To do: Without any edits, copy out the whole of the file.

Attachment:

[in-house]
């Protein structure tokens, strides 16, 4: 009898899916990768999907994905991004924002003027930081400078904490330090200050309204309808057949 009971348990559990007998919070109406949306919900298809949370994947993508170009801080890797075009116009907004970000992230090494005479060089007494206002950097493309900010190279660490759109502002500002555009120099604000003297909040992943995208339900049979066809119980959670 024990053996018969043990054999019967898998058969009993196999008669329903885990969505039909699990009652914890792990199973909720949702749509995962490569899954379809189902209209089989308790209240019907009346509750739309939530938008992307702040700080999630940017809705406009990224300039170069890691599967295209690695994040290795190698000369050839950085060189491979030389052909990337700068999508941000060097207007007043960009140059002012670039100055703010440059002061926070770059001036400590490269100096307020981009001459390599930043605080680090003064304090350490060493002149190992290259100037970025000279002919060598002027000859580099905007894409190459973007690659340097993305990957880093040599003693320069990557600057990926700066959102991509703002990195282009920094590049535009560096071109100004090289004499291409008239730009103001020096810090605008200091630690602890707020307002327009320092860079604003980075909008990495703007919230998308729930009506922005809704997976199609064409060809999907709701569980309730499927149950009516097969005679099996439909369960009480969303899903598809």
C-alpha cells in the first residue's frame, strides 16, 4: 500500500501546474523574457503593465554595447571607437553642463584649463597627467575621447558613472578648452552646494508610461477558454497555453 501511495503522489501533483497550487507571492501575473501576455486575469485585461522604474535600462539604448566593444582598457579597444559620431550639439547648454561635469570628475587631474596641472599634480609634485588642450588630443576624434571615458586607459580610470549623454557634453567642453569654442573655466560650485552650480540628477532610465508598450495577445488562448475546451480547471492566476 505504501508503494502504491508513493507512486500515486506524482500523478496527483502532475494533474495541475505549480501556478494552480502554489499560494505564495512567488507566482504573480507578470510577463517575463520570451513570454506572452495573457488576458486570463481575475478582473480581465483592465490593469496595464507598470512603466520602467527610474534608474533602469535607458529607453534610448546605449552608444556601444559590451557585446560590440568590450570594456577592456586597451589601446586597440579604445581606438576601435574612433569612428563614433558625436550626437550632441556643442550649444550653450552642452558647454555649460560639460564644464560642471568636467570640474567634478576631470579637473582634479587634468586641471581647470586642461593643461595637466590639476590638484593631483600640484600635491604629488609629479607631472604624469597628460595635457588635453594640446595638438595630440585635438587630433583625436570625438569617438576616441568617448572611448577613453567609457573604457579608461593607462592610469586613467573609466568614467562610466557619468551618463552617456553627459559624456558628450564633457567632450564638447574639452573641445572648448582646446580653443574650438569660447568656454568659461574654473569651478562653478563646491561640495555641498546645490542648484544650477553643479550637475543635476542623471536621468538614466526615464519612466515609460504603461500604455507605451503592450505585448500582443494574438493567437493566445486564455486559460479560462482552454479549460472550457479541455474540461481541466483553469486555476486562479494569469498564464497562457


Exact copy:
[in-house]
């Protein structure tokens, strides 16, 4: 009898899916990768999907994905991004924002003027930081400078904490330090200050309204309808057949 009971348990559990007998919070109406949306919900298809949370994947993508170009801080890797075009116009907004970000992230090494005479060089007494206002950097493309900010190279660490759109502002500002555009120099604000003297909040992943995208339900049979066809119980959670 024990053996018969043990054999019967898998058969009993196999008669329903885990969505039909699990009652914890792990199973909720949702749509995962490569899954379809189902209209089989308790209240019907009346509750739309939530938008992307702040700080999630940017809705406009990224300039170069890691599967295209690695994040290795190698000369050839950085060189491979030389052909990337700068999508941000060097207007007043960009140059002012670039100055703010440059002061926070770059001036400590490269100096307020981009001459390599930043605080680090003064304090350490060493002149190992290259100037970025000279002919060598002027000859580099905007894409190459973007690659340097993305990957880093040599003693320069990557600057990926700066959102991509703002990195282009920094590049535009560096071109100004090289004499291409008239730009103001020096810090605008200091630690602890707020307002327009320092860079604003980075909008990495703007919230998308729930009506922005809704997976199609064409060809999907709701569980309730499927149950009516097969005679099996439909369960009480969303899903598809």
C-alpha cells in the first residue's frame, strides 16, 4: 500500500501546474523574457503593465554595447571607437553642463584649463597627467575621447558613472578648452552646494508610461477558454497555453 501511495503522489501533483497550487507571492501575473501576455486575469485585461522604474535600462539604448566593444582598457579597444559620431550639439547648454561635469570628475587631474596641472599634480609634485588642450588630443576624434571615458586607459580610470549623454557634453567642453569654442573655466560650485552650480540628477532610465508598450495577445488562448475546451480547471492566476 505504501508503494502504491508513493507512486500515486506524482500523478496527483502532475494533474495541475505549480501556478494552480502554489499560494505564495512567488507566482504573480507578470510577463517575463520570451513570454506572452495573457488576458486570463481575475478582473480581465483592465490593469496595464507598470512603466520602467527610474534608474533602469535607458529607453534610448546605449552608444556601444559590451557585446560590440568590450570594456577592456586597451589601446586597440579604445581606438576601435574612433569612428563614433558625436550626437550632441556643442550649444550653450552642452558647454555649460560639460564644464560642471568636467570640474567634478576631470579637473582634479587634468586641471581647470586642461593643461595637466590639476590638484593631483600640484600635491604629488609629479607631472604624469597628460595635457588635453594640446595638438595630440585635438587630433583625436570625438569617438576616441568617448572611448577613453567609457573604457579608461593607462592610469586613467573609466568614467562610466557619468551618463552617456553627459559624456558628450564633457567632450564638447574639452573641445572648448582646446580653443574650438569660447568656454568659461574654473569651478562653478563646491561640495555641498546645490542648484544650477553643479550637475543635476542623471536621468538614466526615464519612466515609460504603461500604455507605451503592450505585448500582443494574438493567437493566445486564455486559460479560462482552454479549460472550457479541455474540461481541466483553469486555476486562479494569469498564464497562457